The history books will record the fact that JaMarcus Russell's bust is one of the biggest in NFL history. In the "Hall of NFL Busts," there are several players:
The word "bust" reminds me of the phenomena of a bubble. A bubble bursts (in my community, we grew up saying "busted bubble") when the pressure on the inside of the bubble is not equal to the pressure on the surface area outside of the bubble.
Let the word "pressure" be associated with "productivity." Let it also be represented by "worth" or "value" when connected to the efforts outside of a player.
So when the "productivity" of an NFL player (pressure on the inside or his innate talent and productivity) is not equal to the value or worth attributed to him by the owner of the franchise, that, ladies and gentlemen, is a bust or a bursted bubble!
Sometimes the busts occur because of low productivity. At other times, it is because of an injury-prone player.
In either case, the comparisons of the potential and talent that should be transformed to productivity are faulty.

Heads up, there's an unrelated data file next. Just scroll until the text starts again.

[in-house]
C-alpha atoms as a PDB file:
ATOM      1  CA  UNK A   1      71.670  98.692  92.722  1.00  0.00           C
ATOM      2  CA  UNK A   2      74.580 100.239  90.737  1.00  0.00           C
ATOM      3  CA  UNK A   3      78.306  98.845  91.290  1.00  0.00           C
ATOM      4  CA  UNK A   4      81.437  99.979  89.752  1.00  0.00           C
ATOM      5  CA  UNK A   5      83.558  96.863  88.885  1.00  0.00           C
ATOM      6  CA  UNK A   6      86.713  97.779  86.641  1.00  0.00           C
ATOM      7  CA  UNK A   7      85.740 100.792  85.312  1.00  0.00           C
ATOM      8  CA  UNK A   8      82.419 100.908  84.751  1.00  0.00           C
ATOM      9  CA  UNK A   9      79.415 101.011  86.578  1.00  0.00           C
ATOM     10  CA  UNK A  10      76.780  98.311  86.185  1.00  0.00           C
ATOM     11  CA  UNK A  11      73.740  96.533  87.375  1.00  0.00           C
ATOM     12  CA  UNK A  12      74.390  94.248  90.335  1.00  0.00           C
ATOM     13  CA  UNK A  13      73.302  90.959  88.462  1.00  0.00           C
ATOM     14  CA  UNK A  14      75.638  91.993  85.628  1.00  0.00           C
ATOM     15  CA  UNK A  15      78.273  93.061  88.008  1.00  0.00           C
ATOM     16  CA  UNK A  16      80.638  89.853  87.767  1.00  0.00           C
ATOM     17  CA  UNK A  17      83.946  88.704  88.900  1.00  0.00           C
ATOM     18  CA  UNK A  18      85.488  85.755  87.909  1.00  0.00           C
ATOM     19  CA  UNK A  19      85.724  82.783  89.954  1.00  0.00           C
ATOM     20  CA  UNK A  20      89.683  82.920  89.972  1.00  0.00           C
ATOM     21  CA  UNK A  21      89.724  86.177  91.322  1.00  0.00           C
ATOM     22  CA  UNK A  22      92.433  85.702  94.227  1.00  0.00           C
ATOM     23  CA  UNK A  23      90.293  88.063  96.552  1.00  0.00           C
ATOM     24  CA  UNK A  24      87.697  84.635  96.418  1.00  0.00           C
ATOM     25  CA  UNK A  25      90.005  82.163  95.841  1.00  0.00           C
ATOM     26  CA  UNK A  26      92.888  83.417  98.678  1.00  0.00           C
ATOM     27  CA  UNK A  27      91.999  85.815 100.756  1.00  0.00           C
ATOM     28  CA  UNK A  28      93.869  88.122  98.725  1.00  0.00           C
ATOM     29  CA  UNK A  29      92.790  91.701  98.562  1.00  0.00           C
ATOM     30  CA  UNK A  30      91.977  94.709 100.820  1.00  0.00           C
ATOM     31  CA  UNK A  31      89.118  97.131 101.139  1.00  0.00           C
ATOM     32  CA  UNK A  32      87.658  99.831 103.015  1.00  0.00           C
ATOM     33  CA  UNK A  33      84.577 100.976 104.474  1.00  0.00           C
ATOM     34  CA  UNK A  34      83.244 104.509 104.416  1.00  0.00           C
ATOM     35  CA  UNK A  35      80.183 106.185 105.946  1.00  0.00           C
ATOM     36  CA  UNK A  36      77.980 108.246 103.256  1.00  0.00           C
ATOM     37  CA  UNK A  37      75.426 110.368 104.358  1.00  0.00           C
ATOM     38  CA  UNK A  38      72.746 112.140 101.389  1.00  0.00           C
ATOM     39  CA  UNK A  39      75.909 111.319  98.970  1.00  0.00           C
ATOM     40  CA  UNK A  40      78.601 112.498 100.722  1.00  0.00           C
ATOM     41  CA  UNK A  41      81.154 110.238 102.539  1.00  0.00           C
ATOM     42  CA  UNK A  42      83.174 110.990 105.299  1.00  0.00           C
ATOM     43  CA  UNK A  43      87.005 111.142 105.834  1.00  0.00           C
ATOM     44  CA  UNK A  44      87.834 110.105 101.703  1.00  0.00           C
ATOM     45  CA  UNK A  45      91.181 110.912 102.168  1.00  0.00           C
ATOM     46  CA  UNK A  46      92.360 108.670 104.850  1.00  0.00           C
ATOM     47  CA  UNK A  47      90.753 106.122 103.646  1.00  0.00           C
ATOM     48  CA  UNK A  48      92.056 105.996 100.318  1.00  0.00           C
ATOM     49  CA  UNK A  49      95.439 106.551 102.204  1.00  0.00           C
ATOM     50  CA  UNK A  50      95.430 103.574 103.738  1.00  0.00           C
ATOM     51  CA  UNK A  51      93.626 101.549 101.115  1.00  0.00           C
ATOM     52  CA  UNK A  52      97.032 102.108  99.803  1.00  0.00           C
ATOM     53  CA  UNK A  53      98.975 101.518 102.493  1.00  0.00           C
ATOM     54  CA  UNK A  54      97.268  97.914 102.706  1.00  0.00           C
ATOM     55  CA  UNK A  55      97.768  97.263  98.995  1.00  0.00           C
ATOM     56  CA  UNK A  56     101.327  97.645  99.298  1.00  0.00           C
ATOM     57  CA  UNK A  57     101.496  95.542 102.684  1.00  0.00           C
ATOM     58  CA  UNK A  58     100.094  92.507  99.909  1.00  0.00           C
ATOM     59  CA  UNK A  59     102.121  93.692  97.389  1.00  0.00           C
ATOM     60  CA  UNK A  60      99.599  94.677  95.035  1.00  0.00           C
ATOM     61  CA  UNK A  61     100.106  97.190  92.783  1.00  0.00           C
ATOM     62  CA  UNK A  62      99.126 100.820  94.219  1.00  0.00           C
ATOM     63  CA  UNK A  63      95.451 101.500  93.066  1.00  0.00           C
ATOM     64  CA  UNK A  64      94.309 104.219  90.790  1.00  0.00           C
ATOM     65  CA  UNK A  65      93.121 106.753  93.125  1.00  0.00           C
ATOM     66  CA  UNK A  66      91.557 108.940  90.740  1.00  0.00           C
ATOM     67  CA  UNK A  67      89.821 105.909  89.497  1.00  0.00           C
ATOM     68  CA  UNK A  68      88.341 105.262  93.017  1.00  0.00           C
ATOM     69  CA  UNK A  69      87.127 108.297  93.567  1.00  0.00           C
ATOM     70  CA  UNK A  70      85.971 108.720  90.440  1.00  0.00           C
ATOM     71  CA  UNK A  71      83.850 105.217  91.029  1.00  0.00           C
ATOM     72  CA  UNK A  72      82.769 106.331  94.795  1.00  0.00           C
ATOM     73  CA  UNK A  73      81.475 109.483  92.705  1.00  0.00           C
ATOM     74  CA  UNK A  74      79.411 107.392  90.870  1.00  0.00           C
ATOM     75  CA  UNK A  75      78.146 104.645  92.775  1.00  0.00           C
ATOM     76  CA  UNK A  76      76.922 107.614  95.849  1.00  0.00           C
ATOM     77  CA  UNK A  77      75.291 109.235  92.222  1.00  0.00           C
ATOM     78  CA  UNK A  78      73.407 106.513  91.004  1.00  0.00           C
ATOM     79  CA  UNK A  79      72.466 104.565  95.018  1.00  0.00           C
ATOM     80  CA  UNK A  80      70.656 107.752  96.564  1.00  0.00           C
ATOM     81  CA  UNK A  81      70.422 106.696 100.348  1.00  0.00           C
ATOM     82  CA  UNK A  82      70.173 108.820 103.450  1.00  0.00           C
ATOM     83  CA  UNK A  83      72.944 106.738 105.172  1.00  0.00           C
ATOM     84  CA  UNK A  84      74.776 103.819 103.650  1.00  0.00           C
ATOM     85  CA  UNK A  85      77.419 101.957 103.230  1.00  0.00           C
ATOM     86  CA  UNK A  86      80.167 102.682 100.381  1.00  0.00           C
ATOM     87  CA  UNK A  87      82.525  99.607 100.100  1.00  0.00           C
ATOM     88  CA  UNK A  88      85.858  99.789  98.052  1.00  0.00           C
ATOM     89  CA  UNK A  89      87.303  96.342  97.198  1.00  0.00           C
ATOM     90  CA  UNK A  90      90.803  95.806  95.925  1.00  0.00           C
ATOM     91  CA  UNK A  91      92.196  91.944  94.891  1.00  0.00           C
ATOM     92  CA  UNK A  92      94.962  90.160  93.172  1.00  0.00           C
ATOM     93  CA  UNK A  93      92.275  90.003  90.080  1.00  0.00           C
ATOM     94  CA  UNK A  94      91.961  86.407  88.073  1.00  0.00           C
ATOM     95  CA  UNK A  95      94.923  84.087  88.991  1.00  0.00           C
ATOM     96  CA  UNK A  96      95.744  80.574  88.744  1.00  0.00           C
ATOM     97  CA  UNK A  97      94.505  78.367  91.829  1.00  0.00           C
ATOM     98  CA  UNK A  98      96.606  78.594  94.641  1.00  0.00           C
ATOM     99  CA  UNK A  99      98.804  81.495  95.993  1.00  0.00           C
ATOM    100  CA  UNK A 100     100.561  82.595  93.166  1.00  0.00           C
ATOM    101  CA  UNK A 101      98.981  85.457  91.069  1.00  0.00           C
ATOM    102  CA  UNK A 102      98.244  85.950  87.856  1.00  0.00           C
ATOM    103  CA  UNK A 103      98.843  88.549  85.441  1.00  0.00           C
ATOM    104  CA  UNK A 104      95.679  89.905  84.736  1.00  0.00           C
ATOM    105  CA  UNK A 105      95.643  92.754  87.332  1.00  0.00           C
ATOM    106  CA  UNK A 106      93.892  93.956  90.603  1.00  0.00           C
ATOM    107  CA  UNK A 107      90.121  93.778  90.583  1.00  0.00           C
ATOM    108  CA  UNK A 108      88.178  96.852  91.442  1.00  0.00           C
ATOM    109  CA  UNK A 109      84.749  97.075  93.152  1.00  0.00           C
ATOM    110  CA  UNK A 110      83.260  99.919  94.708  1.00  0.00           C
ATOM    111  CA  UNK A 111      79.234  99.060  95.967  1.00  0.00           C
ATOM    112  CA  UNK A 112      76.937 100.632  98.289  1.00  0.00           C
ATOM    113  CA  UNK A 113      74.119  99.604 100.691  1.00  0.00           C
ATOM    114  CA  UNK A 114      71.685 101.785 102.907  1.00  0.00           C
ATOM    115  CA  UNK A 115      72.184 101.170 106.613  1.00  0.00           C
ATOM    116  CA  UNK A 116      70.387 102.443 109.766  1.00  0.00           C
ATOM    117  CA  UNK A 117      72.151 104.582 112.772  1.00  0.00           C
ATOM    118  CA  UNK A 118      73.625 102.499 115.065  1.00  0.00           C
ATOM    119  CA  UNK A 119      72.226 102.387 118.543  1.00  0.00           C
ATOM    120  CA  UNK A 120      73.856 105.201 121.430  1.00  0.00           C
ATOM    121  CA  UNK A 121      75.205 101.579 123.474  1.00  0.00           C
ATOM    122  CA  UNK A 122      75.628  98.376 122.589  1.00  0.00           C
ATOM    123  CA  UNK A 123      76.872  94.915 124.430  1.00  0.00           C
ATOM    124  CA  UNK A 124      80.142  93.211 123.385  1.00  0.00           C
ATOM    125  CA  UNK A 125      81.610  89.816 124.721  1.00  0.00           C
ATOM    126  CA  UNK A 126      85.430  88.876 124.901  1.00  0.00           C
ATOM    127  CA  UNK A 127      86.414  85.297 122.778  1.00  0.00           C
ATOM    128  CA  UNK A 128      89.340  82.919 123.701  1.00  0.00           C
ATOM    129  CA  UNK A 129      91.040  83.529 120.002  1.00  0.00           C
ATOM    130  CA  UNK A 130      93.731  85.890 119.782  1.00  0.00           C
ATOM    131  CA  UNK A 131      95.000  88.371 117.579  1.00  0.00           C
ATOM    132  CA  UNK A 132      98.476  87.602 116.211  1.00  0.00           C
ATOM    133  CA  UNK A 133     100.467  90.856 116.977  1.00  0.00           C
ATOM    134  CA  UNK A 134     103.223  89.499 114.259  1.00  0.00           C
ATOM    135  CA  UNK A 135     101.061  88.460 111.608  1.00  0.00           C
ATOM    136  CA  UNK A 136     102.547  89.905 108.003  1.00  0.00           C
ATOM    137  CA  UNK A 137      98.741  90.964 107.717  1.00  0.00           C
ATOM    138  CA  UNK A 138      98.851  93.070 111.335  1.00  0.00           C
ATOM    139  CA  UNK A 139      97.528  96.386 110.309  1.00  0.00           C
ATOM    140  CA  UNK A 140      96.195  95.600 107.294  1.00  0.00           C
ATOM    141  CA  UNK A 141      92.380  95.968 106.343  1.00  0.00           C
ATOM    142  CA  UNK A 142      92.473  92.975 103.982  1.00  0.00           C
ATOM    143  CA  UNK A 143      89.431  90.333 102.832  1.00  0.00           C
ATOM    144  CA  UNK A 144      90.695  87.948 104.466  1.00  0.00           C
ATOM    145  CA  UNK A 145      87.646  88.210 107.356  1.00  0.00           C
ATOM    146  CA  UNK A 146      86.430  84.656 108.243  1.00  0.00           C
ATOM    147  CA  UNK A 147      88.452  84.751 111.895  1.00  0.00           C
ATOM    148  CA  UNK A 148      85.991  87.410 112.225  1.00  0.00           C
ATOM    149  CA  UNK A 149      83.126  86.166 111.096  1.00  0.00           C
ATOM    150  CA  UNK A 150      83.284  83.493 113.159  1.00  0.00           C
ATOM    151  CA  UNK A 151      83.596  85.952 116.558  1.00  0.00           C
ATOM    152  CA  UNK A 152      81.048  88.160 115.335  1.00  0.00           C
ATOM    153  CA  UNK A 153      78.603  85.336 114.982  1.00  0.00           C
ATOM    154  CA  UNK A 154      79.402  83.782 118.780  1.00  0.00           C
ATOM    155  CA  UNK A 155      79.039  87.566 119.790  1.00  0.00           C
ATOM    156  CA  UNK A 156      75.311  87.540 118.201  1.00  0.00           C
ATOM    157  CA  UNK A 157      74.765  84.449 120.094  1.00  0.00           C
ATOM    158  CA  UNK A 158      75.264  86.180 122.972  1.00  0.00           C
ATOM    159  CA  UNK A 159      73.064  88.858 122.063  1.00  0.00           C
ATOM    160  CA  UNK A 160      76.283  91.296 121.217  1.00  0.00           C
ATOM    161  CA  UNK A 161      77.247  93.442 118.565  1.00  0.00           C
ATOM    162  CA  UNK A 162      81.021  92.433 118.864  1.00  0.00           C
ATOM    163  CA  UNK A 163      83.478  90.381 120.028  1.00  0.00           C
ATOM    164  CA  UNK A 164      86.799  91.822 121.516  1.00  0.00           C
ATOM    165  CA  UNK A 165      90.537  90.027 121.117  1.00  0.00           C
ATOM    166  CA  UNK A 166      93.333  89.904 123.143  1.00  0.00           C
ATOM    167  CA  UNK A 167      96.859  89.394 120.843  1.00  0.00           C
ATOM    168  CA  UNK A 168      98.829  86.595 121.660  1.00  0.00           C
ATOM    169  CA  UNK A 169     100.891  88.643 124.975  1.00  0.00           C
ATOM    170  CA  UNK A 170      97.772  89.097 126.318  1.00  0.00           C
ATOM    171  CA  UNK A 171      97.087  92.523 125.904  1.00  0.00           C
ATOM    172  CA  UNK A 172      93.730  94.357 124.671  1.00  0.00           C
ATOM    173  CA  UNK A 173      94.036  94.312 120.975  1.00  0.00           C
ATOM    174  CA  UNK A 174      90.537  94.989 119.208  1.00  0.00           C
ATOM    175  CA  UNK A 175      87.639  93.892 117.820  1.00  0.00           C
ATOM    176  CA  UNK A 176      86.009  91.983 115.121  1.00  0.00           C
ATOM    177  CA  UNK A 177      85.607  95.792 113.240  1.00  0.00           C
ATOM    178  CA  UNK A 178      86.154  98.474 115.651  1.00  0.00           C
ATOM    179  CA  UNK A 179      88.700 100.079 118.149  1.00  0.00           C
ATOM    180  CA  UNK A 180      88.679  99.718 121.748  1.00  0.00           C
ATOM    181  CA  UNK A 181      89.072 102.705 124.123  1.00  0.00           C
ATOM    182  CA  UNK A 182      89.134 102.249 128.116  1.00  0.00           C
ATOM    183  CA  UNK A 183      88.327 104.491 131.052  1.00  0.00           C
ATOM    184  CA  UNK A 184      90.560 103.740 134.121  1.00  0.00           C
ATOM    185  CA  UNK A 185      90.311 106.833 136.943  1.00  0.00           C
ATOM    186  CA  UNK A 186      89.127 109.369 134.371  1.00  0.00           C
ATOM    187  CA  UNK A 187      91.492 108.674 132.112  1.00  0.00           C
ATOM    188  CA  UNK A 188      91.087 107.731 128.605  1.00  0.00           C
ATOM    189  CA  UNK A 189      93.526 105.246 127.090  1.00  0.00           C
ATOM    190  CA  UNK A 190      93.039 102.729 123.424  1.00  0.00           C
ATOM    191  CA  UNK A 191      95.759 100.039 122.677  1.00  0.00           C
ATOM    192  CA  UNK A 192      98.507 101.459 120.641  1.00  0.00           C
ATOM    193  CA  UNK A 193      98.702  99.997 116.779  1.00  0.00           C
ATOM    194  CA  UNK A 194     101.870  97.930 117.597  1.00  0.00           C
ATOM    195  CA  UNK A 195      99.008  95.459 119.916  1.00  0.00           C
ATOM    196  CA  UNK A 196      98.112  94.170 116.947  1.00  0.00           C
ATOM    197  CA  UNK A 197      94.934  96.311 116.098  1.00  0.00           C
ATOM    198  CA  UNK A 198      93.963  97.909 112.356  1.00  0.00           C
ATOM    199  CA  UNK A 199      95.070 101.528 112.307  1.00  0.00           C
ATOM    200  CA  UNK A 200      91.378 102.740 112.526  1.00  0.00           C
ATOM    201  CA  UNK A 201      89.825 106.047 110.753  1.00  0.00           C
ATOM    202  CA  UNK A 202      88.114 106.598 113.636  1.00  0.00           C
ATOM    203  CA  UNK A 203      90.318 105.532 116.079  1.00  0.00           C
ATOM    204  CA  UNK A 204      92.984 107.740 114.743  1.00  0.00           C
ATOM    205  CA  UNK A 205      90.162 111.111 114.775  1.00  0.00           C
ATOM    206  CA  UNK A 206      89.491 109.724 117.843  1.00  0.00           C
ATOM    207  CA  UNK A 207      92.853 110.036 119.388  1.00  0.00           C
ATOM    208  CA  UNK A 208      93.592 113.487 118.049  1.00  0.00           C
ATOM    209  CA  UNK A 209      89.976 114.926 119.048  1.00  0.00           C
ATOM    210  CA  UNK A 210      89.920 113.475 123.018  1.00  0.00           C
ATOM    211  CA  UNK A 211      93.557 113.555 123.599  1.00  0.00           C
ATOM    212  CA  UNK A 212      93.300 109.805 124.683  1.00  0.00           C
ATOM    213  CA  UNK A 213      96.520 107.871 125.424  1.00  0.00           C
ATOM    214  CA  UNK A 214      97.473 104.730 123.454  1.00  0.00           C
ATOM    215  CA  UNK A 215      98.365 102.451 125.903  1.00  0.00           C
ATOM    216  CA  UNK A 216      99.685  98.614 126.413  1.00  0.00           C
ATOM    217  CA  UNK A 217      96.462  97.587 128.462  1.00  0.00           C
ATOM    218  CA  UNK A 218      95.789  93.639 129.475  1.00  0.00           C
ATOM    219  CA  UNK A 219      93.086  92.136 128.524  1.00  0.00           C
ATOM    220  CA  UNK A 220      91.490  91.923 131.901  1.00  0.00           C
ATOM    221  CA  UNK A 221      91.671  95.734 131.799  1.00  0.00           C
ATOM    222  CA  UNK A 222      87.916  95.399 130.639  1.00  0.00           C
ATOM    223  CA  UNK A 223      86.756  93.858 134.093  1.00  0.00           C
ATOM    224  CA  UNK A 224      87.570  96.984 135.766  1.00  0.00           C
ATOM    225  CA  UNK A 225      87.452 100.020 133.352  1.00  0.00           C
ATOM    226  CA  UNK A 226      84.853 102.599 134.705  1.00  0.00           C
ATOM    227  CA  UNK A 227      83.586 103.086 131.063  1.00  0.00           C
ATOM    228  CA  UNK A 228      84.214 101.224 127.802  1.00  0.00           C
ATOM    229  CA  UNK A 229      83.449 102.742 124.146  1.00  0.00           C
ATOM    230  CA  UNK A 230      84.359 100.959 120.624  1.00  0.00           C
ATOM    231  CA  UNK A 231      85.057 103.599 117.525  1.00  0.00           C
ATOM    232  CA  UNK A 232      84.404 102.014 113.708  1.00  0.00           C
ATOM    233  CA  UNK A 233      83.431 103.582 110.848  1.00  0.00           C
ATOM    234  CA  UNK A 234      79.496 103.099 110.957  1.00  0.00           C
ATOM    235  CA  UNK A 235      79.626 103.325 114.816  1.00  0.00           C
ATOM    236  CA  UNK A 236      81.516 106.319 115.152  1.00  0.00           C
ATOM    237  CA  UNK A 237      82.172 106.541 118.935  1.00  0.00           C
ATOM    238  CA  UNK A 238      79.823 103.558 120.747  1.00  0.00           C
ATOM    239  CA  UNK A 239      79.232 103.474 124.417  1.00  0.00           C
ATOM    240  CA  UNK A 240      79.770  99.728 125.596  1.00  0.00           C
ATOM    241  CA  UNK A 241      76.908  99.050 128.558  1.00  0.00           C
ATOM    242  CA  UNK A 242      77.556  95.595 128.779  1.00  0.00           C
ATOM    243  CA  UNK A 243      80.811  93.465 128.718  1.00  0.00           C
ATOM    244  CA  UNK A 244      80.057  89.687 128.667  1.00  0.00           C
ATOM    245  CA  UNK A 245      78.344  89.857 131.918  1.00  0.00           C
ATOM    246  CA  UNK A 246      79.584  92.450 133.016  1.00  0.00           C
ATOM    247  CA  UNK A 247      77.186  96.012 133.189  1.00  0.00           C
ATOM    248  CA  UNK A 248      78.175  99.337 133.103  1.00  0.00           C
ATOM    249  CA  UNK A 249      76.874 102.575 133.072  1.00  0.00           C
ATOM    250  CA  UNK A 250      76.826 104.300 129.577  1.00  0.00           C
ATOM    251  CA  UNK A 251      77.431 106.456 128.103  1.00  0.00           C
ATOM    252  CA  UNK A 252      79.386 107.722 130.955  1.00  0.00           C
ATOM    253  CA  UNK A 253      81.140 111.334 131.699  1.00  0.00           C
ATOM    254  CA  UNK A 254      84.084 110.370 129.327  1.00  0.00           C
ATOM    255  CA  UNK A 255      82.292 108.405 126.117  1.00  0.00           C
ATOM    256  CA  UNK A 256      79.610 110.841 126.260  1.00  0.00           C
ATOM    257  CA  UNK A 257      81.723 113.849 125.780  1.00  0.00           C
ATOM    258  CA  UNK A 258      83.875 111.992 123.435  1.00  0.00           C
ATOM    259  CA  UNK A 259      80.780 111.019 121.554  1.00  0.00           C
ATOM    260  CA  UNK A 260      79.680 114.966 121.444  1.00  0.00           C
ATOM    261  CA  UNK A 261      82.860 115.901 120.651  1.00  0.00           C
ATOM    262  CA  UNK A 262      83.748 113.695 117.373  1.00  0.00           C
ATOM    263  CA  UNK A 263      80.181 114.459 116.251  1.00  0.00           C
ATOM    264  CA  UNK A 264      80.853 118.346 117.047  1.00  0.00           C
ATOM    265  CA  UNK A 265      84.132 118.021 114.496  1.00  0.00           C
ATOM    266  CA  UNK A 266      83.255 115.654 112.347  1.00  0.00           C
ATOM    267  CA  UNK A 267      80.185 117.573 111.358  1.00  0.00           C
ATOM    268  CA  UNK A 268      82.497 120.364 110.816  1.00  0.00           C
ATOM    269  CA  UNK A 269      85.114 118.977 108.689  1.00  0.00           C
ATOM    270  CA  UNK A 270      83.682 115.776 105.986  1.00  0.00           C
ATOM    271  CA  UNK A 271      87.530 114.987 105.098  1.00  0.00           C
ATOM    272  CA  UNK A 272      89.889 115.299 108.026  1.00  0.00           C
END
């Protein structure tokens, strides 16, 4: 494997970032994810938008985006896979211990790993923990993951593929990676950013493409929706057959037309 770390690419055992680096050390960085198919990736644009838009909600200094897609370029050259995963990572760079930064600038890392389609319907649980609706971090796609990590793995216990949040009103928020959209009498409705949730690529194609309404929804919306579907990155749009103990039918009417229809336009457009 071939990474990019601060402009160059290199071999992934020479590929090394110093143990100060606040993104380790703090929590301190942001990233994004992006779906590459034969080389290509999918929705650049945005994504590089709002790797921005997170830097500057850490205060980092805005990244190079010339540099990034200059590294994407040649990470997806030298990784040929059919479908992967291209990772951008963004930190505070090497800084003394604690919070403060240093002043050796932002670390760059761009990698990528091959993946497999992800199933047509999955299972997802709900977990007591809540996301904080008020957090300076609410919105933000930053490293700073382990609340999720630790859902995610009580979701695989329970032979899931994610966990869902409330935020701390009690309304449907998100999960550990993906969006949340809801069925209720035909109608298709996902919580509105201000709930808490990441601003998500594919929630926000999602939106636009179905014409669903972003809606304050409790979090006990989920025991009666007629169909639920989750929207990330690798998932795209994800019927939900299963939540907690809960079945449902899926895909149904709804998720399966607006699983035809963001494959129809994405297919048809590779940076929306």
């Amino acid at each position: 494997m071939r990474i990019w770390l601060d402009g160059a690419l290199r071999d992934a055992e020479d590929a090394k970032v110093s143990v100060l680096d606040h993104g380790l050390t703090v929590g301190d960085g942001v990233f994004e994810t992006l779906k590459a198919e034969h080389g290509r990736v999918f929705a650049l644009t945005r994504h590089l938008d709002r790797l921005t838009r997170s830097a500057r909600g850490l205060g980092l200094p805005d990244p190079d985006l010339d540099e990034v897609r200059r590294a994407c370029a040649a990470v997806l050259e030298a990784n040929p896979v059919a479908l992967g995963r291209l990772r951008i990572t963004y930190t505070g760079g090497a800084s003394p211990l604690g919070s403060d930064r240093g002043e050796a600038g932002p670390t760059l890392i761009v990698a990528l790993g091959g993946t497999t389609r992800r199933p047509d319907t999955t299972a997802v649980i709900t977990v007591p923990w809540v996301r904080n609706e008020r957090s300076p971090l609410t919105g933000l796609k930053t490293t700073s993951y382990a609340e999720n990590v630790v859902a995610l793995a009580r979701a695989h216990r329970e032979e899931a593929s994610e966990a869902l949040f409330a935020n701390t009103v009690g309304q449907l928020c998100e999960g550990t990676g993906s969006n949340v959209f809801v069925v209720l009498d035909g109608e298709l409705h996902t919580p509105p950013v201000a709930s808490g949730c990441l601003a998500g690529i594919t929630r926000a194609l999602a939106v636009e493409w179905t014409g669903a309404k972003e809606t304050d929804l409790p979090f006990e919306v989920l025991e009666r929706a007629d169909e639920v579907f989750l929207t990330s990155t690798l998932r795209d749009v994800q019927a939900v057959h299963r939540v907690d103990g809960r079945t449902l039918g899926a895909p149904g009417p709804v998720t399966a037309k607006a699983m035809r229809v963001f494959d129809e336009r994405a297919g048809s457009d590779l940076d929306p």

In engineering, to protect an entity from failure you sometimes have to build a "fail-safe system," or a backup.
In the future, either a new strategy for rewarding potential and productivity or a salary cap need to be established to avoid a waste of time and money in the NFL.
So, just remember that more players than Ryan Leaf need to be compared to JaMarcus Russell. Carter, Smith, Mandarich, Rogers, Shuler, and Thomas are also members of the "Hall of NFL Busts."
Finally, an NFL bust is a failure. It is also a player who can help cause a franchise to go bankrupt. It means that the owners have invested heartily in the player, and the player's productivity is below par.
Decisions have been made. Adjustments are being enacted. We expect a more productive team in 2010.